why there’s 3 ways to write the same word in Japanese?

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I’m vaguely aware there’s something like 3 alphabets kanji, hiragana, and katakana. I also read that katakana is used for foreign words, but for some words there is a way to use all 3 alphabets. I guess im more so wondering what would be the appropriate use for each, so F.E, mint. I found a kanji and katakana but also maybe hiragana way. 造幣局 ミント みんと

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Anonymous 0 Comments

Hiragana and Katakana are very similar and more like the difference between Latin alphabet written in cursive and printed rather than completely different systems.

They are both syllabries where each character represents a syllable and every commonly used character in hiragana has a corresponding charterer in katakana. Some of them look very similar so you can tell they are the same others not so much.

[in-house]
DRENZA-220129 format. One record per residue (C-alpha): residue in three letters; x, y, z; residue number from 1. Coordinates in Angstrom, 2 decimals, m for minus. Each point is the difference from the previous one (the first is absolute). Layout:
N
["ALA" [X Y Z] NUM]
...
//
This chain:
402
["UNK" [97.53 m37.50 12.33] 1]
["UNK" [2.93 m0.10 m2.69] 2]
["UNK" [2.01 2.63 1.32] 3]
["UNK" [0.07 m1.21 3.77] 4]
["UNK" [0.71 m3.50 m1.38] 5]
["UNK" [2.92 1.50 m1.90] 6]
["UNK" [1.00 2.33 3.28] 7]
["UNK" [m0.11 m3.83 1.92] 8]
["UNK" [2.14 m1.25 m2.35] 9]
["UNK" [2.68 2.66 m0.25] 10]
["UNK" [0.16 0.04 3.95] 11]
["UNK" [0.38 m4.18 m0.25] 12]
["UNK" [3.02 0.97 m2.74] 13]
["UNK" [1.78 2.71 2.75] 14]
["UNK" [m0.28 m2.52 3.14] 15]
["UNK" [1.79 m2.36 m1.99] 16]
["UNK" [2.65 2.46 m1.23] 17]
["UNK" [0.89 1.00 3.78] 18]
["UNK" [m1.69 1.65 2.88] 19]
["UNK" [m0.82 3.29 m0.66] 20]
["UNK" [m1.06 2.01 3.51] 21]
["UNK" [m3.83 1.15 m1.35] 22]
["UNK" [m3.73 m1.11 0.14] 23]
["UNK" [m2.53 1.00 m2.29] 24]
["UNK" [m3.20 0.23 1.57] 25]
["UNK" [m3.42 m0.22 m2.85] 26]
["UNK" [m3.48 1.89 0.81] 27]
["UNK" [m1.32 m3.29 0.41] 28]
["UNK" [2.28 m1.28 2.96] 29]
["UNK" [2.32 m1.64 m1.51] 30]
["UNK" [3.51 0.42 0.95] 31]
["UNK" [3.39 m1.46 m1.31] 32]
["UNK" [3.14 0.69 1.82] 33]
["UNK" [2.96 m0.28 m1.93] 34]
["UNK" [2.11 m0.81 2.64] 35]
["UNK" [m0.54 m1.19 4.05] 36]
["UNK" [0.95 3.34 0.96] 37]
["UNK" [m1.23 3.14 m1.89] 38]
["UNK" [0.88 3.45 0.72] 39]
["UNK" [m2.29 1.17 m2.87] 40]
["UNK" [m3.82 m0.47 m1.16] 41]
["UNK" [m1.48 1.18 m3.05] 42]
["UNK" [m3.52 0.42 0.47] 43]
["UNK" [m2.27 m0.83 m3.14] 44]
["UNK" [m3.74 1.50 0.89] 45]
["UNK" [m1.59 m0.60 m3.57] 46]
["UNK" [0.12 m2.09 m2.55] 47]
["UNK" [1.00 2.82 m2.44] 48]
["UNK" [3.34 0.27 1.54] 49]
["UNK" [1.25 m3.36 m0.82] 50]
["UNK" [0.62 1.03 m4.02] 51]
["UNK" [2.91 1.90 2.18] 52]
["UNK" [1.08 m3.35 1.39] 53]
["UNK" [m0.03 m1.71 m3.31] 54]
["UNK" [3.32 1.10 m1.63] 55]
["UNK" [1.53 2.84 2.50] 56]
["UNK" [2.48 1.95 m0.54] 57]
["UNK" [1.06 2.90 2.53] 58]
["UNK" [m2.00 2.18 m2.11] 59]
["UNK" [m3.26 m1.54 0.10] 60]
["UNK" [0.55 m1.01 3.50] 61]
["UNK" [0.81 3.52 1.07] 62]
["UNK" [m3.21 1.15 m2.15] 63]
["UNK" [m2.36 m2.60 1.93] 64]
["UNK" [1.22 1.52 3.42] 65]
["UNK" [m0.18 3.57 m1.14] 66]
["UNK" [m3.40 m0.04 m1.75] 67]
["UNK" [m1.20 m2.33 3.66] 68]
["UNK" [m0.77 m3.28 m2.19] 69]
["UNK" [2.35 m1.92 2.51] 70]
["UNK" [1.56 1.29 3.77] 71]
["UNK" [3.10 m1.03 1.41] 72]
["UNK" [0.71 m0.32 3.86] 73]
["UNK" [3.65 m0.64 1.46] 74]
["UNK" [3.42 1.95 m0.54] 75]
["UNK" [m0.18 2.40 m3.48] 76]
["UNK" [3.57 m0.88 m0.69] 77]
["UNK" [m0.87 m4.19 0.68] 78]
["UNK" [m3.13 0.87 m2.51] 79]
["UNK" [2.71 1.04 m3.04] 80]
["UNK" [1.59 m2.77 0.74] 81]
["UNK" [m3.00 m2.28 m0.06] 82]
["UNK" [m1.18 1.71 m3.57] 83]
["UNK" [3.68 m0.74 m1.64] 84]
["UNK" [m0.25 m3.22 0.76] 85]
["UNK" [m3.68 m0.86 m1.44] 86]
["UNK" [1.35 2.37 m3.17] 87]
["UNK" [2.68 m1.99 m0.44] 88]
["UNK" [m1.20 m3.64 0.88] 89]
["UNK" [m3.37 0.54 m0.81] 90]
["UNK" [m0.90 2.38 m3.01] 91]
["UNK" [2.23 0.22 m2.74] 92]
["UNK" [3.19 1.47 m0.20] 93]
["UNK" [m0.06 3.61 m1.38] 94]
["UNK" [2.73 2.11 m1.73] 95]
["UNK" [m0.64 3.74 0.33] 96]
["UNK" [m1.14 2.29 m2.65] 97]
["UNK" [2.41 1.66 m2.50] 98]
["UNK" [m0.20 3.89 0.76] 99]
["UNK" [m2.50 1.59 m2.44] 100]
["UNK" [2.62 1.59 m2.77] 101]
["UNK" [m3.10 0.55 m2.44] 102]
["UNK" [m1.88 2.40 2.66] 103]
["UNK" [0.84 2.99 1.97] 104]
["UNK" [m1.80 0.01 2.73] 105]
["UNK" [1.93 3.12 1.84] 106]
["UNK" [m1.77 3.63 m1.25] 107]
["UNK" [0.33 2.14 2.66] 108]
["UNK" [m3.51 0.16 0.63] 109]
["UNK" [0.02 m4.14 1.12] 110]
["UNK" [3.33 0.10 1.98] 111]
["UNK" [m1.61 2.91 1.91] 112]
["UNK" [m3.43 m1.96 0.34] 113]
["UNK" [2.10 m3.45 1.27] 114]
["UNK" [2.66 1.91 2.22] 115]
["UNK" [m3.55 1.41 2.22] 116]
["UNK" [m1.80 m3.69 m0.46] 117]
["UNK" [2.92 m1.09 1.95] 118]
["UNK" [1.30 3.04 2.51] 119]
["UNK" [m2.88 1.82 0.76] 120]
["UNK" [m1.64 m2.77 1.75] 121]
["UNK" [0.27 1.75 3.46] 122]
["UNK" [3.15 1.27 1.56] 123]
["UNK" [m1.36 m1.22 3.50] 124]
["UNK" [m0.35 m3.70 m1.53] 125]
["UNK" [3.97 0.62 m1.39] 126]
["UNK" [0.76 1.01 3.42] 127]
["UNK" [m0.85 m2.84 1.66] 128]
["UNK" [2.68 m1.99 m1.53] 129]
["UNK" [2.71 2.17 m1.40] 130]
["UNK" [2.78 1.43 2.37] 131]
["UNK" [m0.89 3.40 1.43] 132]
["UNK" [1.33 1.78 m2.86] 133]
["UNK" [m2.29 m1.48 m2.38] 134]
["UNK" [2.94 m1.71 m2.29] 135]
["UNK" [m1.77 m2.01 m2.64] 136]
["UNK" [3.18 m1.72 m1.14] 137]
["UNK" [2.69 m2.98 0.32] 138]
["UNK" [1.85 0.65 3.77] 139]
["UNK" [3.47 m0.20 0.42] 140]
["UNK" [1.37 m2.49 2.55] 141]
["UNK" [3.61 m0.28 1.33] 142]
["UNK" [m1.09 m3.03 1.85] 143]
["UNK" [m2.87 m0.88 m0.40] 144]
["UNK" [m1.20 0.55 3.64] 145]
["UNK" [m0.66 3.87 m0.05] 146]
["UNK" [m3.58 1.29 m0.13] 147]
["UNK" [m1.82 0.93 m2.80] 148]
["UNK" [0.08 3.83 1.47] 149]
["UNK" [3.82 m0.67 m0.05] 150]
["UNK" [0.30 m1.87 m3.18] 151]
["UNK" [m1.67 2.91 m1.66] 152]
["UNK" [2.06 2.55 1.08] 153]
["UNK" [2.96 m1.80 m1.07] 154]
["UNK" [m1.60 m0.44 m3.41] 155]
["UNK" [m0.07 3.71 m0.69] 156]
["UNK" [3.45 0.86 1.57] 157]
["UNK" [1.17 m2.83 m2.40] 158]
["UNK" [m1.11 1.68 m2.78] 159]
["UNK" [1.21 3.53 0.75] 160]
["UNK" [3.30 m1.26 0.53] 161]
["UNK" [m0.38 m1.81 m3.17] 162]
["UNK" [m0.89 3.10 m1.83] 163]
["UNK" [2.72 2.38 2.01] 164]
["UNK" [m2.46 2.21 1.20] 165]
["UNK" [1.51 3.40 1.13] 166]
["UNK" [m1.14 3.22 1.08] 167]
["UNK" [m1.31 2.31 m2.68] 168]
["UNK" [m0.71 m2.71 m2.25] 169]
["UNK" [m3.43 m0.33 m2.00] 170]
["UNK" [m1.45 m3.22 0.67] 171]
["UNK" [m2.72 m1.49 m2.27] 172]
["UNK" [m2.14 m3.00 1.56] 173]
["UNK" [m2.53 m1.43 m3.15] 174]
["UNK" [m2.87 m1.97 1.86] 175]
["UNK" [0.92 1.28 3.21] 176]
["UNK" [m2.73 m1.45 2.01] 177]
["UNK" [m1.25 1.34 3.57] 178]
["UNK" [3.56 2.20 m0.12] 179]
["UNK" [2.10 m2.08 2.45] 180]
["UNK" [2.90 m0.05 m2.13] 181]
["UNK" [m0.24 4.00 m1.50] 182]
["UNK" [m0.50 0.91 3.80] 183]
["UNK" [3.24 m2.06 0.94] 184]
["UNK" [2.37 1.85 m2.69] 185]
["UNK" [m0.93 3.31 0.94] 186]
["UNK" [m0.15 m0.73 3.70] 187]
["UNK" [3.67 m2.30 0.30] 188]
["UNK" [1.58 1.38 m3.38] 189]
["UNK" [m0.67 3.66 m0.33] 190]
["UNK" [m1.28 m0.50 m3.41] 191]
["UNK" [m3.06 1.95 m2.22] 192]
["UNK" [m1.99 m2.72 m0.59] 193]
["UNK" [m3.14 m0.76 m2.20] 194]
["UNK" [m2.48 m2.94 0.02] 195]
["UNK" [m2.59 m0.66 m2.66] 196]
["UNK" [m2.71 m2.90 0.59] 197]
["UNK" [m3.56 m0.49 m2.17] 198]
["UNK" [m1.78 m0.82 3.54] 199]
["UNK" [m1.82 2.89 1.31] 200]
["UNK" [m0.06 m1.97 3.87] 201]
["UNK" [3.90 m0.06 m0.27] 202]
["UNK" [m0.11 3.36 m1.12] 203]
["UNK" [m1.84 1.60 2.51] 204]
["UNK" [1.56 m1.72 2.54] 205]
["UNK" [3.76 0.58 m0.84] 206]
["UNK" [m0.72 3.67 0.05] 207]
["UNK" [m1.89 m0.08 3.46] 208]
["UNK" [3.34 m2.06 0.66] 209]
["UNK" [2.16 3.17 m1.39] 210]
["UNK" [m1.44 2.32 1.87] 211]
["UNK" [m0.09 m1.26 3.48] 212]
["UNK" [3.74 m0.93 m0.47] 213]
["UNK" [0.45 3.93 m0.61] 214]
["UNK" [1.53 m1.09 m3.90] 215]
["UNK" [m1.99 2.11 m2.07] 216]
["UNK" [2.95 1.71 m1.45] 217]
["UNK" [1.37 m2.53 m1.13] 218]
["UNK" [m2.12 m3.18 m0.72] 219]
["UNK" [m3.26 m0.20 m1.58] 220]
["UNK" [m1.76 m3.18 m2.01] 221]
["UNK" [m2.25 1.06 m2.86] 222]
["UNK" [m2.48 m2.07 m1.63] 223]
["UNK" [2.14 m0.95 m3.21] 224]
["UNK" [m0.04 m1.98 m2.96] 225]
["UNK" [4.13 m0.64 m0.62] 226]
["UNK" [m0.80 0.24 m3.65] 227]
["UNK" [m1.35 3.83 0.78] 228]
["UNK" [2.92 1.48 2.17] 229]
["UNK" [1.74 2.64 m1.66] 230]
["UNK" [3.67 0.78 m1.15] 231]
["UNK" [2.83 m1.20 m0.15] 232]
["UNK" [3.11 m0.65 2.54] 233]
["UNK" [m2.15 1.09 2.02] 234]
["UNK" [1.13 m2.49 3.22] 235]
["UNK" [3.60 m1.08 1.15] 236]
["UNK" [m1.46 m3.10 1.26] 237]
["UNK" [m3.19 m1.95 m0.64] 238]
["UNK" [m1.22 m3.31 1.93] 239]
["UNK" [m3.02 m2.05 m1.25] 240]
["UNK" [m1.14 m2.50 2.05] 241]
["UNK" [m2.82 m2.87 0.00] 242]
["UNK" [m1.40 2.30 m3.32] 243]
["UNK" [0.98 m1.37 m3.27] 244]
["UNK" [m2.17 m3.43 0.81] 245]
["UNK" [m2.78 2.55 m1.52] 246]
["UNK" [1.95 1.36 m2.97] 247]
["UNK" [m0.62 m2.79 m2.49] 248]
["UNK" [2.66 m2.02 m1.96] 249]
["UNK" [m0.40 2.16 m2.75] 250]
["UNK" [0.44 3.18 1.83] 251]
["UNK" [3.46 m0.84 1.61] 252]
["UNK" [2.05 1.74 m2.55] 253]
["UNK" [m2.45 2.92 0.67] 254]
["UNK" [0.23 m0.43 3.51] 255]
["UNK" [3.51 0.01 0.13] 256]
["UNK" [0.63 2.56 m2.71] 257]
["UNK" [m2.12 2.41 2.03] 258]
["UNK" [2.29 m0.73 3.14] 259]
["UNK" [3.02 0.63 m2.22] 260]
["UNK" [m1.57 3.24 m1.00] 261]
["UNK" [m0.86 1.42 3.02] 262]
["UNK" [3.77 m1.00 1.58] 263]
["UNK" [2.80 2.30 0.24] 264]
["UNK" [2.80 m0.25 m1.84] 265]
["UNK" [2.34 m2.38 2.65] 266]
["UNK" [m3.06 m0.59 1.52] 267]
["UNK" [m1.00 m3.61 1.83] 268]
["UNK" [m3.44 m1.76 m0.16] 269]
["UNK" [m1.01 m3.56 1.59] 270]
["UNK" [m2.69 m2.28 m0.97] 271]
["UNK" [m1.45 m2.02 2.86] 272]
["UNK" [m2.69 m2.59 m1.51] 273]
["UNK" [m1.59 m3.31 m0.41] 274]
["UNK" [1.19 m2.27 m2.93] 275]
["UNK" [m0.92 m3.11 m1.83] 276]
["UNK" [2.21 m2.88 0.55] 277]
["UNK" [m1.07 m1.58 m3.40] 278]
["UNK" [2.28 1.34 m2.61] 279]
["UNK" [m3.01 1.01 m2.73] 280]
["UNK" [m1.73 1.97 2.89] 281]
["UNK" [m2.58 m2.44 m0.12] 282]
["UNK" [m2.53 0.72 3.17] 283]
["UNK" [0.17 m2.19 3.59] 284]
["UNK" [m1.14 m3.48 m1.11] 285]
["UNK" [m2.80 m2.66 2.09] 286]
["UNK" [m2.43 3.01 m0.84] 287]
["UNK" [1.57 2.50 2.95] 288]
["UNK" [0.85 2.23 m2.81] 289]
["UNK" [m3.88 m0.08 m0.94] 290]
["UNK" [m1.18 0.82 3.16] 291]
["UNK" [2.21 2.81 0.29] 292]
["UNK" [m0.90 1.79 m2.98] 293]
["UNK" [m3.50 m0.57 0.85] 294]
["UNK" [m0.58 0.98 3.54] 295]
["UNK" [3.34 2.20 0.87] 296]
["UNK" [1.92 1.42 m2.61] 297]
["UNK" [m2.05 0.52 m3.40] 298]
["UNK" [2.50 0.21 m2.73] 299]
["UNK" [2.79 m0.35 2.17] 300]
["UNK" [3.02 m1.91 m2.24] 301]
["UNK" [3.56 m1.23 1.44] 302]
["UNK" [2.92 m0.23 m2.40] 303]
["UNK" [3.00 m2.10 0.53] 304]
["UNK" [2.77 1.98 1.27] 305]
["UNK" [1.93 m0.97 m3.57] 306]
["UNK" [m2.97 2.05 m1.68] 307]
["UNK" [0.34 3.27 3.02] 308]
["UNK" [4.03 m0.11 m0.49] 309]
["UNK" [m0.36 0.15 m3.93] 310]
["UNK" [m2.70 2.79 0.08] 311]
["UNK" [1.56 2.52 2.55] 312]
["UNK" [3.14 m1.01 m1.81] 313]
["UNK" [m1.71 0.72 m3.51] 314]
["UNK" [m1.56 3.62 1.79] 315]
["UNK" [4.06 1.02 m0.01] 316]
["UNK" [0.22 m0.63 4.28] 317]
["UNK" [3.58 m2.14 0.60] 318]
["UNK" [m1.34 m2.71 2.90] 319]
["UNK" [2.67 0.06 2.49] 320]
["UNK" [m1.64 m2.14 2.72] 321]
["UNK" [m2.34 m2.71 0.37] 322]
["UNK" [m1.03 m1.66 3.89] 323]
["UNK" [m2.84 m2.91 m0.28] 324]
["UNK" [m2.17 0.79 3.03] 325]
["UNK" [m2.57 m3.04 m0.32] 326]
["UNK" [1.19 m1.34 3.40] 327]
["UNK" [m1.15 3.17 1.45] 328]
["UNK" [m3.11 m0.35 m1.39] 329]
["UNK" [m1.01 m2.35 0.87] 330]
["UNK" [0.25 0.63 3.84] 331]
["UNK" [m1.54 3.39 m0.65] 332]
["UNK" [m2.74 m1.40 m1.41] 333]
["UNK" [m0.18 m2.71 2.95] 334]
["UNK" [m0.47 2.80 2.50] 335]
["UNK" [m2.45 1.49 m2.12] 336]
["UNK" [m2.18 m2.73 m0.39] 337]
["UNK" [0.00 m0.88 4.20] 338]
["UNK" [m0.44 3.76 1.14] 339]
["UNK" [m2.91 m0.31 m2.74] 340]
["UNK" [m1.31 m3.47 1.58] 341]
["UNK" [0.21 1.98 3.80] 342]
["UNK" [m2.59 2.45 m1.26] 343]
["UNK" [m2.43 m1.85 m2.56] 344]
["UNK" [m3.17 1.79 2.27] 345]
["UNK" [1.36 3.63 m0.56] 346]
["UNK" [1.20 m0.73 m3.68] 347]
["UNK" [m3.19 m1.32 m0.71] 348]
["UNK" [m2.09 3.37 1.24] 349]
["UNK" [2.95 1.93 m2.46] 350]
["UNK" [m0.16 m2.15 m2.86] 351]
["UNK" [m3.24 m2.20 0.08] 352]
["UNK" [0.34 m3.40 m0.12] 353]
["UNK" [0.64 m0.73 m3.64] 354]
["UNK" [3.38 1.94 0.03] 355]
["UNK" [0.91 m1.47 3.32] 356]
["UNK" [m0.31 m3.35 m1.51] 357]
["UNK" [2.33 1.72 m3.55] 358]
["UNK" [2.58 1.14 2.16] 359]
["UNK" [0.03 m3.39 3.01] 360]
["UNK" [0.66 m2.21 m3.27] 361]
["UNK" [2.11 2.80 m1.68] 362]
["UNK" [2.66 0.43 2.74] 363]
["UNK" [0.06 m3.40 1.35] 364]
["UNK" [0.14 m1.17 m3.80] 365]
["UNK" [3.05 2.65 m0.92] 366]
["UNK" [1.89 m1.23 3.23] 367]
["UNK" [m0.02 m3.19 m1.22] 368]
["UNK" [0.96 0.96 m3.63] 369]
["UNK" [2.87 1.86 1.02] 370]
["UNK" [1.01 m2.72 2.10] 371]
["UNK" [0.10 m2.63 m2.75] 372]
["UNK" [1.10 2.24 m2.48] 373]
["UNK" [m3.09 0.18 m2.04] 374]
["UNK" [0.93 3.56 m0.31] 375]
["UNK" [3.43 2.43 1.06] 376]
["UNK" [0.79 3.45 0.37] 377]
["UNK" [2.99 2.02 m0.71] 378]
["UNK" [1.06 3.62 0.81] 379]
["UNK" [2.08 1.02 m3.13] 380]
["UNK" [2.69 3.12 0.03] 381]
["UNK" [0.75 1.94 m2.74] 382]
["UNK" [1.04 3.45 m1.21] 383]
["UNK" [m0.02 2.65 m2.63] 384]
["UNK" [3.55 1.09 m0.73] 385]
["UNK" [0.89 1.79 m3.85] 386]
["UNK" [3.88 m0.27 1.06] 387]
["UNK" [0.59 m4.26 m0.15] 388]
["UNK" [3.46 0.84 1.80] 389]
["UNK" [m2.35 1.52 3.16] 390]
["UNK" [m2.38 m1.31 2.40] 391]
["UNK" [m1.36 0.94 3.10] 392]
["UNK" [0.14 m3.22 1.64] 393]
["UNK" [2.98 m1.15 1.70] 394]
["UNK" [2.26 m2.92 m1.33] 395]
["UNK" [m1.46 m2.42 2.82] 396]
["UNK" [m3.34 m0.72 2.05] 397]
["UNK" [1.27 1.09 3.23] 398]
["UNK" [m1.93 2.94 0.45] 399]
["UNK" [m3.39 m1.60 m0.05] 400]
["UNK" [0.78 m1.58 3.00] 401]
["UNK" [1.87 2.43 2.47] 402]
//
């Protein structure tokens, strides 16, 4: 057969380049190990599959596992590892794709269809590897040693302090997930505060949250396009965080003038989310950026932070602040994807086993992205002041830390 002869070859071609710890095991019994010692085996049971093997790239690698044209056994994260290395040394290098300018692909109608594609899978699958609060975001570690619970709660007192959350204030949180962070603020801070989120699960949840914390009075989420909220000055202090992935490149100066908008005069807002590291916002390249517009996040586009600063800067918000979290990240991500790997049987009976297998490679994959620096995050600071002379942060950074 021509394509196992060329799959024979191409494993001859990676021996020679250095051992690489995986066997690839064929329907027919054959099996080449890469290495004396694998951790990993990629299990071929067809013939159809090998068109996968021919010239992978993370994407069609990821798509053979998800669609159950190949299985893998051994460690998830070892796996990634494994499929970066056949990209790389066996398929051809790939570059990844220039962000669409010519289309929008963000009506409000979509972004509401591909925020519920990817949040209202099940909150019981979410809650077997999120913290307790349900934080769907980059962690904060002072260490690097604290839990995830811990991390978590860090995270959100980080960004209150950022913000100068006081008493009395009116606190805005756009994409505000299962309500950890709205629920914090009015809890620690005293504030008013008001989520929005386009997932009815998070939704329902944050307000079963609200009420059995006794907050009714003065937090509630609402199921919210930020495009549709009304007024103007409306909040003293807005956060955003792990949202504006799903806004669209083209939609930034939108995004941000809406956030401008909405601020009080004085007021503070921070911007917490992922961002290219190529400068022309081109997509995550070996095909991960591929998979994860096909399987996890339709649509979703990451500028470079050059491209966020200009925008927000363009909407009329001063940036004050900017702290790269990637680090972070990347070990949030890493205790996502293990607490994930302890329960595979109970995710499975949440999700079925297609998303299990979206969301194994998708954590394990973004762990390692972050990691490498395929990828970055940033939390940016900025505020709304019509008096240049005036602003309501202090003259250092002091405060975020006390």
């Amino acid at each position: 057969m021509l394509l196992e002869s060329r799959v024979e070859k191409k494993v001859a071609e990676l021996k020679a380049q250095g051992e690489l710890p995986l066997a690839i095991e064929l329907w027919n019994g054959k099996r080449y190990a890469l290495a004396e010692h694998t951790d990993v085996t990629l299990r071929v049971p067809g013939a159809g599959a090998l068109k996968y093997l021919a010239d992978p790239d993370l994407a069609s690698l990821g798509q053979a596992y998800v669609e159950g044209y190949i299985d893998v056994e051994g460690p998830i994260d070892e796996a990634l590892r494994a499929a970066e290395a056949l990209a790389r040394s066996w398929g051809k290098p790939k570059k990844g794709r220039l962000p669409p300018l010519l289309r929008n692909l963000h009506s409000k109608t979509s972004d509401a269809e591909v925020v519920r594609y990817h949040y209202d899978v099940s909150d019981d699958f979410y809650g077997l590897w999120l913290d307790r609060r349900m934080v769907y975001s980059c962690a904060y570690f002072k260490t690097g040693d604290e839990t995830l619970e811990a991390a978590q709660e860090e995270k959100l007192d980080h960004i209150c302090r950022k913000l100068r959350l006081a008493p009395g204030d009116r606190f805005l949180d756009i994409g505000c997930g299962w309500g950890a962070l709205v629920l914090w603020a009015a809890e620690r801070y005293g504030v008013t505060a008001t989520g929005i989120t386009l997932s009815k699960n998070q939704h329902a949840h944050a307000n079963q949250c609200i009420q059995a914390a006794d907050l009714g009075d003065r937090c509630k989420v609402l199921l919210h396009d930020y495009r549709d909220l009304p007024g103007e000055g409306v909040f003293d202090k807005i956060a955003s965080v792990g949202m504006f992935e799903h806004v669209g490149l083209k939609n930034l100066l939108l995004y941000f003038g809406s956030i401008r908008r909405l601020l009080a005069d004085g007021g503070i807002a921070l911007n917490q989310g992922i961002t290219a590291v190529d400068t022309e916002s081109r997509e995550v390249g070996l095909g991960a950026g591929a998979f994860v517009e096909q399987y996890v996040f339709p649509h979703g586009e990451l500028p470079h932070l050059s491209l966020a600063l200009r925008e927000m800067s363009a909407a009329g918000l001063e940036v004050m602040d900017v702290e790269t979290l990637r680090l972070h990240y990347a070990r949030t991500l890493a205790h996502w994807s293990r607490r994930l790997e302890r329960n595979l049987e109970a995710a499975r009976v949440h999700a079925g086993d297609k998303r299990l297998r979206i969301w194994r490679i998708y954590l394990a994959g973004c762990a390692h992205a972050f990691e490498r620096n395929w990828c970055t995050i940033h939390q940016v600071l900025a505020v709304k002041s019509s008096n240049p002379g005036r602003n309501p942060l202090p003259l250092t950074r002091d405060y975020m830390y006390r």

Katakana are mostly used to write down foreign words and loan words.

Kanji is the writing system imported from China.

While the Hiragana and katakana only have a few dozen characters each. Kanji has thousands of characters.

Kanji mostly represents meaning rather than sound. And the same Kanji character can have multiple different readings.

In normal writing much is written in Kanji with hiragana interspersed to represent syllables necessary to represent grammar and relationship between words. Foreign loan words where they appear are written in Katakana and in rare cases some foreign words in Latin alphabet are thrown in for good measure.

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